Frankly, it’s a miracle that Crimewatch got started at all. No one was very keen. Its founding editor, Peter Chafer, was the only true believer, beating down the doors of BBC bosses for months on end.
Then, amazingly, in the summer of 1984 we got the green light to go live with a run of three programmes — despite the concern of BBC lawyers that our reconstructions might prejudice a trial, and that the films themselves seemed alarming, even though we had a rule never to show violence.
But the biggest problem was the police. They just weren’t interested. They didn’t trust what they perceived to be a bunch of Lefties at the BBC or, even worse, TV audiences, to help them with police appeals. Their files were secret.
Breaking new ground: Hosts Sue Cook and Nick Ross publicising the BBC show in 1984
The mistrust went both ways. How could we be sure the police would tell us the whole truth? It took intricate negotiations to persuade any of Britain’s 48 police forces to take part. In the event, only three of them agreed.
Even then, the first live show that June was almost a catastrophe. Carpenters were still hammering away on set, and a huge double-glazed sheet of glass, designed to shield the sound of the phone calls from being picked up by the presenters’ microphones, was fixed in place just before we went on air.
Twenty minutes in, and not a single phone was ringing. I thought we had a disaster on our hands.
The rest is history — literally following the announcement by the BBC that, after 33 years, Crimewatch’s time is up. When the phones did get going — we received 400 calls to that first programme — they never seemed to stop.
By the third show we were garnering the biggest audiences of any factual programme. And to our relief, viewers really did have useful information and cases began to be solved.
Police forces were falling over themselves to be involved, although it took 18 months before the Met finally agreed.
Yesterday, Commissioner Cressida Dick said ‘the Met has been proud to work alongside Crimewatch in mobilising the public to solve hundreds of crimes. A programme that results in victims getting justice is public service broadcasting at its best.’
It was indeed — but revolutionary, too. Those were the days when TV and radio talked at viewers and listeners. With Crimewatch, they could talk back — and influence the outcome of the show.
Winning team: Nick and co-presenter Jill Dando, who was killed in 1999
When, in 2004, we celebrated our 20th anniversary, the programme was as strong as ever, with huge ratings. We were making headlines with our coverage of major cases and, often enough, gathering clues that were critical to solving them.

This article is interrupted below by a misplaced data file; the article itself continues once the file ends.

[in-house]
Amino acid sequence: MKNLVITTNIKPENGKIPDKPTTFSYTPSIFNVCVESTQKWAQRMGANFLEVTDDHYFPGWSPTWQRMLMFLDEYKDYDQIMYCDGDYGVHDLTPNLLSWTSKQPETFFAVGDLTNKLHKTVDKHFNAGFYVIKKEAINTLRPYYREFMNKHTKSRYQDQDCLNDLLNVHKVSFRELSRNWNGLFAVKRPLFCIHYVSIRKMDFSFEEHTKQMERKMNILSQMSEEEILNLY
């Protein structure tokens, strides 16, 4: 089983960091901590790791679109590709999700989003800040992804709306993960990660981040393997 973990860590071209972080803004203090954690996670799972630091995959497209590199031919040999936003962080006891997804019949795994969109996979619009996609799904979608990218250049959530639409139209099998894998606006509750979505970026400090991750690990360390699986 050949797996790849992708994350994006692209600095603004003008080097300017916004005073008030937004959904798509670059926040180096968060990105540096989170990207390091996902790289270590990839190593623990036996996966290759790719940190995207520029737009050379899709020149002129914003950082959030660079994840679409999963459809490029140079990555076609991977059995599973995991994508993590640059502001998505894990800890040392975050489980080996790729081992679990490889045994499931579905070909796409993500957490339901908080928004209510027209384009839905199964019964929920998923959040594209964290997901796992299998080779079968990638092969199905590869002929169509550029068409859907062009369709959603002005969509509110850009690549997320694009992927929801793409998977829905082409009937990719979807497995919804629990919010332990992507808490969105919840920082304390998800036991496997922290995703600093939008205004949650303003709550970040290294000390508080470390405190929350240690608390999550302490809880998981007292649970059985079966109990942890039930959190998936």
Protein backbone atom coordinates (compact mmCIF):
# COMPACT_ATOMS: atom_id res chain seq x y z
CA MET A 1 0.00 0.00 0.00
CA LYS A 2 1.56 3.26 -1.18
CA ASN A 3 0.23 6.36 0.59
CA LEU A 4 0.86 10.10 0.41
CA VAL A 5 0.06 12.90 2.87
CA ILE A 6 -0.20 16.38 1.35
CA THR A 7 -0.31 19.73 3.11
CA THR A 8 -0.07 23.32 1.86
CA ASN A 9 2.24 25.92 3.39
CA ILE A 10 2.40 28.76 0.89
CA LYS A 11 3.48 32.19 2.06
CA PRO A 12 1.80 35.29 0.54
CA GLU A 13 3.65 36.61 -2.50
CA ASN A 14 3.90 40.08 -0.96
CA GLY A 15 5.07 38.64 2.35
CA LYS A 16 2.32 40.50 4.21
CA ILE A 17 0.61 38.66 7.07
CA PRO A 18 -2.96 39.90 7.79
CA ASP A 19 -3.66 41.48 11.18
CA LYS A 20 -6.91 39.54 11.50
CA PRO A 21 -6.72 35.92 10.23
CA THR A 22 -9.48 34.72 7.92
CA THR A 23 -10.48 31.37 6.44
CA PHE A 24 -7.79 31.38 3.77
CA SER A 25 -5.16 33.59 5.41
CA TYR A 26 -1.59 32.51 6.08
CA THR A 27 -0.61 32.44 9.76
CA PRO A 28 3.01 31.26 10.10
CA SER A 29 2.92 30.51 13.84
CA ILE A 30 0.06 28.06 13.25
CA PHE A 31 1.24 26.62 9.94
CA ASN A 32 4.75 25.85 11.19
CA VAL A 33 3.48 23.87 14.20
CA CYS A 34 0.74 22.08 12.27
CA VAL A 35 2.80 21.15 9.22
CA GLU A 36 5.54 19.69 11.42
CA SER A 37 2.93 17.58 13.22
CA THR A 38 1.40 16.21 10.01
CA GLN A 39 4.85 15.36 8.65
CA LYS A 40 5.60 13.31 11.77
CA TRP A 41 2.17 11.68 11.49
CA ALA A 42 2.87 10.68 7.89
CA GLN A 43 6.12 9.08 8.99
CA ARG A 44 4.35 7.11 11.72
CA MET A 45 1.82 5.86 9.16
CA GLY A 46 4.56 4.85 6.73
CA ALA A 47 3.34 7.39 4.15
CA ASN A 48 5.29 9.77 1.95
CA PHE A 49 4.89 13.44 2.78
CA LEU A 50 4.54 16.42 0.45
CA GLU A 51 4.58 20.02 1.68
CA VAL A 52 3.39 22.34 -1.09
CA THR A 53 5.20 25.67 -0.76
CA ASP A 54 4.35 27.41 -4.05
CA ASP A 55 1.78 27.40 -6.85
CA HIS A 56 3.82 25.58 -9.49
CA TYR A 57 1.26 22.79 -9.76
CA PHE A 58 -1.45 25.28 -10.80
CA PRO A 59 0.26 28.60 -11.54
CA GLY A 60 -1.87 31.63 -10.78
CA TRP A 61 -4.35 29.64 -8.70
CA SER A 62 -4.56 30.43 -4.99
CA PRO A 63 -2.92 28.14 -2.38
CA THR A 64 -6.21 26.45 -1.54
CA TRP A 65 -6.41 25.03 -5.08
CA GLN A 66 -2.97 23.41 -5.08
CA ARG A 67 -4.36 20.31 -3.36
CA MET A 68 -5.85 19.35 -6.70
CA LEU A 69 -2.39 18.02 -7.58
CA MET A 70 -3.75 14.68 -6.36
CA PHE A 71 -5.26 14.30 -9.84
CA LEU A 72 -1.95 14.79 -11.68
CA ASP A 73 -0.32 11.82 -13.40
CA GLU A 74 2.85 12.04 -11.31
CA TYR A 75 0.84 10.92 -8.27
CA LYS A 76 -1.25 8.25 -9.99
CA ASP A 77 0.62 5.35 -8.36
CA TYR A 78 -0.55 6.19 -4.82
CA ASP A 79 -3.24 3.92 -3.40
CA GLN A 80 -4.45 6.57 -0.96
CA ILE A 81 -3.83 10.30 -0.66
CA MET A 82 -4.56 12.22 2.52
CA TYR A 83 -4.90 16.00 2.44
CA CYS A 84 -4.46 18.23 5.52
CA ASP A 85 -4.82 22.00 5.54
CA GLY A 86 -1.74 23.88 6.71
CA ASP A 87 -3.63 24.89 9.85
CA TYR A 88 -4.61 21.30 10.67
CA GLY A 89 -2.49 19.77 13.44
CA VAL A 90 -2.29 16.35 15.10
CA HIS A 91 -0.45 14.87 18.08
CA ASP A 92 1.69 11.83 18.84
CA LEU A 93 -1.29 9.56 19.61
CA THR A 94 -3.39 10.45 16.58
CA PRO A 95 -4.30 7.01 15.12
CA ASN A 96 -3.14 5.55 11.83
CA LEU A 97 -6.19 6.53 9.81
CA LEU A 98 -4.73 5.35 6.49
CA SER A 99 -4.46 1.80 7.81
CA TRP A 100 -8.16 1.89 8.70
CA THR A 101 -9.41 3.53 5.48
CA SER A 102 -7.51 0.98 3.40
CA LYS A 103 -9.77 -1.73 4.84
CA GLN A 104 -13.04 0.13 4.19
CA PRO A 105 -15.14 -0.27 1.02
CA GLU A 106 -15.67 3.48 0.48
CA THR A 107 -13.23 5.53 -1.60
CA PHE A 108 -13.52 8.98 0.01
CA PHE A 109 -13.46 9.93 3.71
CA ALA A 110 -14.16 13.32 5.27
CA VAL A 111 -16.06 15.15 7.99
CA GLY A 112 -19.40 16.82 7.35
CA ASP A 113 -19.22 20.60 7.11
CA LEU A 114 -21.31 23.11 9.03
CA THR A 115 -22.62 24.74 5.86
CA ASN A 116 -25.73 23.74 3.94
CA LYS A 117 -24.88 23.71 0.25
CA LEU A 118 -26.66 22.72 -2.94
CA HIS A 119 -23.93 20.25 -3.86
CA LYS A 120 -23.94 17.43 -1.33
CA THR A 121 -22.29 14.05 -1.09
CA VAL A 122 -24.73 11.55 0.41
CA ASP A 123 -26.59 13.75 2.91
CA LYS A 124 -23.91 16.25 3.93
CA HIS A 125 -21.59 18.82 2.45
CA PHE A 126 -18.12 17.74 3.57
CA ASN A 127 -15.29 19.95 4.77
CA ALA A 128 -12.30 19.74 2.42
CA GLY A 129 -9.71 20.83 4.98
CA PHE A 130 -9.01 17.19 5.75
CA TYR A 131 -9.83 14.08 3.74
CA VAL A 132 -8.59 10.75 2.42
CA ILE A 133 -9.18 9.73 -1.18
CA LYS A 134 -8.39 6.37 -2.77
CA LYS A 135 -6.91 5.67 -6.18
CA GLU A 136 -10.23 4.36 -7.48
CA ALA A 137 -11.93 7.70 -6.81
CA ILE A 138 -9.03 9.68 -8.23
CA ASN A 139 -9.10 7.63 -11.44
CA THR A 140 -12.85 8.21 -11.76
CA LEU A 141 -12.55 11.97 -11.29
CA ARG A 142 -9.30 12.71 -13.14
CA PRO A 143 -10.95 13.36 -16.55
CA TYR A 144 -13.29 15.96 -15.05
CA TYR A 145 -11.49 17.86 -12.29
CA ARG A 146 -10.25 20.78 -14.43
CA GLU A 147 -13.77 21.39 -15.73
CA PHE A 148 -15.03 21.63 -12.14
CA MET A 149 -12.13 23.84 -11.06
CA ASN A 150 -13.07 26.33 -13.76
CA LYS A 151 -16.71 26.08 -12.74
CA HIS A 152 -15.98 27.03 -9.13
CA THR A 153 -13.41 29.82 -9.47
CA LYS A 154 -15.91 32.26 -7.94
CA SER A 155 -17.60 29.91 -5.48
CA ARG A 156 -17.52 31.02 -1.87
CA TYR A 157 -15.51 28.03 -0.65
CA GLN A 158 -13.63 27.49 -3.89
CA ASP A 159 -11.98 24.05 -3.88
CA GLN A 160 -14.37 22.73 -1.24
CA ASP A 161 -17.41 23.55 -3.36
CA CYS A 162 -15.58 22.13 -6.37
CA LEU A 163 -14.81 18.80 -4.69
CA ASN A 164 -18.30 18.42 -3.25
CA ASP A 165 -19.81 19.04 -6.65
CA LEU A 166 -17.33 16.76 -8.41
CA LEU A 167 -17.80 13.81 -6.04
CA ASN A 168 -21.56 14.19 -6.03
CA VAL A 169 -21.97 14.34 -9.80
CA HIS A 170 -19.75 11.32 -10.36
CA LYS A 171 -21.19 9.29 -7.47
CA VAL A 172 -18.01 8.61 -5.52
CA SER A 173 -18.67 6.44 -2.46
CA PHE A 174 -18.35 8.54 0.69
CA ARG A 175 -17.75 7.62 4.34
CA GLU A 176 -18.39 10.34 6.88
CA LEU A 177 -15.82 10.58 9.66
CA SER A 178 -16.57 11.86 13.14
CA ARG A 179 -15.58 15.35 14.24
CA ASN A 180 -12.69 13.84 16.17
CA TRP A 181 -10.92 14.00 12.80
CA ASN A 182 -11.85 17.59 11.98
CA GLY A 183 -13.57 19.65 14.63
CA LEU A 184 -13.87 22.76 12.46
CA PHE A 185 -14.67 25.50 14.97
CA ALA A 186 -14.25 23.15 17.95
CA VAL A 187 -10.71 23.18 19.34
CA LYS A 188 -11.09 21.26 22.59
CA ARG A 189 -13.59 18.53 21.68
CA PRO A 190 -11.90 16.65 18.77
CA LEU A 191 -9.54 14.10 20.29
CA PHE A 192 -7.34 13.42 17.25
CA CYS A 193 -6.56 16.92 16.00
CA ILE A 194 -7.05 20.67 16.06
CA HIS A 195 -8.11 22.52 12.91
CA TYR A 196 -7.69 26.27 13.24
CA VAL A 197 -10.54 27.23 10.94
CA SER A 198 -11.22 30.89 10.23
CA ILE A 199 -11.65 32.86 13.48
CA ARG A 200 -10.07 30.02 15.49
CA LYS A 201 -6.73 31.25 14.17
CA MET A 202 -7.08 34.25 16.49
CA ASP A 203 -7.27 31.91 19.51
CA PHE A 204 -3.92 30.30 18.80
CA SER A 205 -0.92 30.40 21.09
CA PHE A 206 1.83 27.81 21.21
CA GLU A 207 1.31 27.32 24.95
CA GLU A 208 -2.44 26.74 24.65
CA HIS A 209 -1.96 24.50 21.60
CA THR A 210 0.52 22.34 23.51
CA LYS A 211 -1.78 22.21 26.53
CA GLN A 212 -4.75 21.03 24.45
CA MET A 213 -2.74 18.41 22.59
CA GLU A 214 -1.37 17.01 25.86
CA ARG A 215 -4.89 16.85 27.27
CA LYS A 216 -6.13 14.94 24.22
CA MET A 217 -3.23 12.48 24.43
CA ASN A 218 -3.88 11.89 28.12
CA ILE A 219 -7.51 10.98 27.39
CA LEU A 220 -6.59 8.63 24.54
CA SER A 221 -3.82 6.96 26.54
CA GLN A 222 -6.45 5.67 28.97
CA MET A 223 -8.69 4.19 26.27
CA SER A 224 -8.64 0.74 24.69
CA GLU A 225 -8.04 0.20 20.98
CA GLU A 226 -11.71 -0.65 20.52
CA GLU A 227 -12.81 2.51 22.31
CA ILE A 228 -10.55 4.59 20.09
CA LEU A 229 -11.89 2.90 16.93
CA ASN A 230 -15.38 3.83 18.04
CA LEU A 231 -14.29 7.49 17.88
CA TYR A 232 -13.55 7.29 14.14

Meeting the victims could be emotionally draining — especially when they previewed reconstructions to make sure we’d got everything right.
One of the most memorable moments for me, in my 23 years on the show, was sitting with an extraordinarily poised woman who had been sexually attacked, had her throat cut and left for dead in a burning building.
As the film unfolded, she sat composed throughout. ‘Yes,’ she said quietly, ‘that’s very accurate. Thank you.’ I was close to tears.
By the time of the 30th anniversary in 2014, Crimewatch could boast that one in three cases featured led to an arrest and one in five ended in convictions. Crimewatch covered 4,500 cases (including 758 murders and 339 rapes).
Among the cases viewers helped solve were the murders of James Bulger in 1993; Lin and Megan Russell in 1996, and eight-year-old Sarah Payne in 2000.
So what went wrong? Why did this iconic series begin to fail?
I vividly remember an instruction from on high one night that, with hindsight, spelled the beginning of the end.
I was ordered to add a line of script about a newfangled phenomenon called a website.
This was so novel that I had to spell out the address: ‘W-w-w, b-b-c, dot, co — meaning company or corporation — followed by UK. Then you need a forward slash before typing Crimewatch.’
Digital technology was Crimewatch’s undoing. The choice of TV stations ballooned from five to dozens and then hundreds, and we could choose when to watch.
As live TV viewership declined, so did the chance of solving crimes. It’s a lot easier to find a witness when you have 15 million viewers than when your audience has dwindled to a tenth of that.
When I left the show ten years ago it was already in decline, and those who followed did well to keep it alive as long as they have. Web-based appeals like those from Crimestoppers (the charity on whose board I sit which enables the public to give information anonymously) have taken over.